The rise and (hopeful) fall of plastic: Why the protection of wildlife should trump waste
Plastic pollution is a huge problem. What can we do about it?
There’s no doubt about it: Plastic is increasingly unavoidable in our society, and it’s impacting our wildlife.
The fact is, plastic is everywhere and it is difficult to avoid even for the most environmentally-conscious consumer. It is wrapped around our lunches, woven into our clothing, and added to our beauty products.
In the past half-century, the use of plastic has surged. Plastic production increased from 15 million tons in 1964 to 311 million tons in 2014, and is expected to double in the next 20 years. Plastic is now used in an assortment of industries and applications, ranging from car manufacturing to food packaging. It is found in household cleaning supplies and cosmetics, cell phones and computers, and even in some of the gum you chew. The popularity in plastic over the last 50 years has increased pollution in our waterways and parks, affecting our water supply and public lands.
Sure, recycling helps to reduce plastic waste in our landfills and oceans. Yet, limitations to recycling, municipal standards, and lack of education often hinder recycling processes and productivity. In 2014, 33.2 million tons of plastic were produced in the United States, yet only 9.5 percent of that plastic was recycled. Certain types of plastics are not recyclable, whether due to the chemical structure of the plastic, contamination, or transporting problems. And plastics that are recyclable often won’t make it to recycling receptacles and end up in landfills or pollute our waterways.
Because of this waste problem, our oceans are now home to millions of tons of debris, most of which is plastic waste. Consequently, our wildlife is at risk: birds, turtles and fish are killed by plastic daily. Over 8 million metric tons of plastic are in our oceans, and the volume of plastic waste that occupies the water is unavoidable to some animals. Marine species mistake tiny particles of plastic, called microplastics, for fish eggs and eat them. Just last month, a young pilot whale was found off the coast of Thailand dying because there were 80 plastic bags — that’s 17 pounds of plastic — found in his stomach. Animals are injured and strangled simply because they become entrapped in plastic bags and plastic soda can rings. Scientists found that over 690 marine species are affected by marine debris, and of those encounters, 92 percent are related to plastic. Swallowing plastic fragments can result in death, whether through starvation or the ingestion of toxic chemicals leaching from the plastic. As a result, people who consume fish that have eaten plastic are ultimately ingesting these chemicals as they move up the food chain. Ever heard of the saying, “you are what you eat”?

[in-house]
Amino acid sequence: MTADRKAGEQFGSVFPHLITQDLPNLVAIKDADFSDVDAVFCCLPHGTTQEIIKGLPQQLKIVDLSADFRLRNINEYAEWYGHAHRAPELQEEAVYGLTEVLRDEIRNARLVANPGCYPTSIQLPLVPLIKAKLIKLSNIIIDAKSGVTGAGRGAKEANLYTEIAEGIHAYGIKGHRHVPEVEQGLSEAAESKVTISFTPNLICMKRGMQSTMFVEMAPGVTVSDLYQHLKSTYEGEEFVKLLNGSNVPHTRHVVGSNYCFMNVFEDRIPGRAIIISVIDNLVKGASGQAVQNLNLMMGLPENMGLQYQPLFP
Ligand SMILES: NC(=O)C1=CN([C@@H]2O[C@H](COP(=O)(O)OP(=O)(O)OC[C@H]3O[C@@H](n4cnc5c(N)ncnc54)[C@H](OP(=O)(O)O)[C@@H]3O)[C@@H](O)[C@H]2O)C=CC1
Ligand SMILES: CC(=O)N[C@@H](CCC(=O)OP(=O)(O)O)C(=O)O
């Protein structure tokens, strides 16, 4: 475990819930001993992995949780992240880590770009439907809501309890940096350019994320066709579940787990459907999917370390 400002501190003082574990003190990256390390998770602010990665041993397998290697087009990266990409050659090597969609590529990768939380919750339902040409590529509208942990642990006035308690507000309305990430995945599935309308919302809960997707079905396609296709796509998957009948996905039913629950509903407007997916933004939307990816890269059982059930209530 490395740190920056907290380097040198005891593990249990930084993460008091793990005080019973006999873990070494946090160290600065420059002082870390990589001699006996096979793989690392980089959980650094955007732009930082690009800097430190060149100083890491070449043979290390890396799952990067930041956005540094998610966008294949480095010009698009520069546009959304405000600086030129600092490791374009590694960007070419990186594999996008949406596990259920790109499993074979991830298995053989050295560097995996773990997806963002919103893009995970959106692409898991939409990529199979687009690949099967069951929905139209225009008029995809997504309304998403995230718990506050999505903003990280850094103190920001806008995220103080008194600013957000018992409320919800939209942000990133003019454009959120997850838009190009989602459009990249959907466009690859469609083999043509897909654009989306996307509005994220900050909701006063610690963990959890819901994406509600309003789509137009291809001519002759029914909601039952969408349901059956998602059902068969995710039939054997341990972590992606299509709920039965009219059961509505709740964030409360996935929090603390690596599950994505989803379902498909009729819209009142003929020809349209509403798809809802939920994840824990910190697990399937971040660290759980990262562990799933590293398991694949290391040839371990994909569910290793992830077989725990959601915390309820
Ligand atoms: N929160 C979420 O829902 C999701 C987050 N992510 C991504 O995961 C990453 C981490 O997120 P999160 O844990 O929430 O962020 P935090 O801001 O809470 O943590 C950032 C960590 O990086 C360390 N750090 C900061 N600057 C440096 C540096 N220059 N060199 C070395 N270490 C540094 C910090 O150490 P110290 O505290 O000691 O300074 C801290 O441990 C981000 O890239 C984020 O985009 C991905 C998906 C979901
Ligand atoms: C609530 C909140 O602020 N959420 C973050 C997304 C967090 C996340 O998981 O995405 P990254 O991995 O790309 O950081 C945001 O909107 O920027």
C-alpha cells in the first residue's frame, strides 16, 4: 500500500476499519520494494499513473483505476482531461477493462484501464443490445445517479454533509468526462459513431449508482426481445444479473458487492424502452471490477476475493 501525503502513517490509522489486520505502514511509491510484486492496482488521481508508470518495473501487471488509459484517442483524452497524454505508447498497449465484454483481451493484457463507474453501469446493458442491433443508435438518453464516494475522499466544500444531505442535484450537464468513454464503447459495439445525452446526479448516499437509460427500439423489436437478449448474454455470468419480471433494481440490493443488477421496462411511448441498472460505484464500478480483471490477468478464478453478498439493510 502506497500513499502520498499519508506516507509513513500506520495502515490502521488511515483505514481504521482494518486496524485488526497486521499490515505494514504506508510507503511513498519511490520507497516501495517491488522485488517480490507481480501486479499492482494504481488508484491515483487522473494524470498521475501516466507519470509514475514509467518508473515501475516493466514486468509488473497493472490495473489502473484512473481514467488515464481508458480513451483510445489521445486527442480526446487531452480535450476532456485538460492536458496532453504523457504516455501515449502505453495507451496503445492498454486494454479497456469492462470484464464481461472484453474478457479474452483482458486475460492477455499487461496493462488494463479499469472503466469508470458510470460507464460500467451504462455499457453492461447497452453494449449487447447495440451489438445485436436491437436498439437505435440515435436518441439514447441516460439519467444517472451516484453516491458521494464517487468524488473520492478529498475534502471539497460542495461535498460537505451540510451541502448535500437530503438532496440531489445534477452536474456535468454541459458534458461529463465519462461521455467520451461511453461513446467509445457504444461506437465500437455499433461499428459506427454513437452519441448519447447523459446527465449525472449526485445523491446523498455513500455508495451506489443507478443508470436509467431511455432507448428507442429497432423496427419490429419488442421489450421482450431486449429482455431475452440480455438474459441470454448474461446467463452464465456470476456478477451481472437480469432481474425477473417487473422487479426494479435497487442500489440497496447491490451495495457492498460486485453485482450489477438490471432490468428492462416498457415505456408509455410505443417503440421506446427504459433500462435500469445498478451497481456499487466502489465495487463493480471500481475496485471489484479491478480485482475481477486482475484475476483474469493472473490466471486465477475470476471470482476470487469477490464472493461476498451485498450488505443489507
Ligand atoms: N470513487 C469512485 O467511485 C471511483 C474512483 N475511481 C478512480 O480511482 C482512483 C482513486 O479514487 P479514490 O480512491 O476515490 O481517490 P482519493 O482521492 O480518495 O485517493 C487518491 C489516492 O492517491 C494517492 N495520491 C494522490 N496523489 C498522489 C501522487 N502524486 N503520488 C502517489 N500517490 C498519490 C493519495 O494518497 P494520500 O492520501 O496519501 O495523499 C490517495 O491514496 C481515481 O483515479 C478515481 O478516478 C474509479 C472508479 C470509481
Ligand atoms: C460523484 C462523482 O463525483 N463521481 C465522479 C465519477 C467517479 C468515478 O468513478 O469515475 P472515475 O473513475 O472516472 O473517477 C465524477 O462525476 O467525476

Of all forms of plastic, polystyrene — commonly known as Styrofoam — is among the worst because it is least likely to be recycled and plastic in foam form is more likely to break into microplastics. Polystyrene breaks apart, but never really breaks down. Weather and other factors break larger pieces of polystyrene into tiny plastic particles that remain in our environment. Every piece and particle of polystyrene ever made still exists today. Further, polystyrene is potentially toxic and contains carcinogenic compounds.
Despite its prevalence in our society, we have the ability to move away from plastics and the subsequent waste that follows its consumption. Across the country, governments, businesses and citizens are coming together to establish bans on polystyrene. Over 200 cities and communities have adopted polystyrene foam bans, including Minneapolis, Miami and New York City. Major corporations, like McDonald’s and Dunkin Donuts, have agreed to phase out their use of polystyrene in their cups and packaging in the next several years. We are making strides towards a polystyrene-free future and it’s time everyone gets on board.
Over the next series of posts, I’ll be sharing tips and tools to becoming less plastic dependent. By shopping responsibly, changing your daily routine, leading by example, and being an advocate for the cause, positive changes can be made.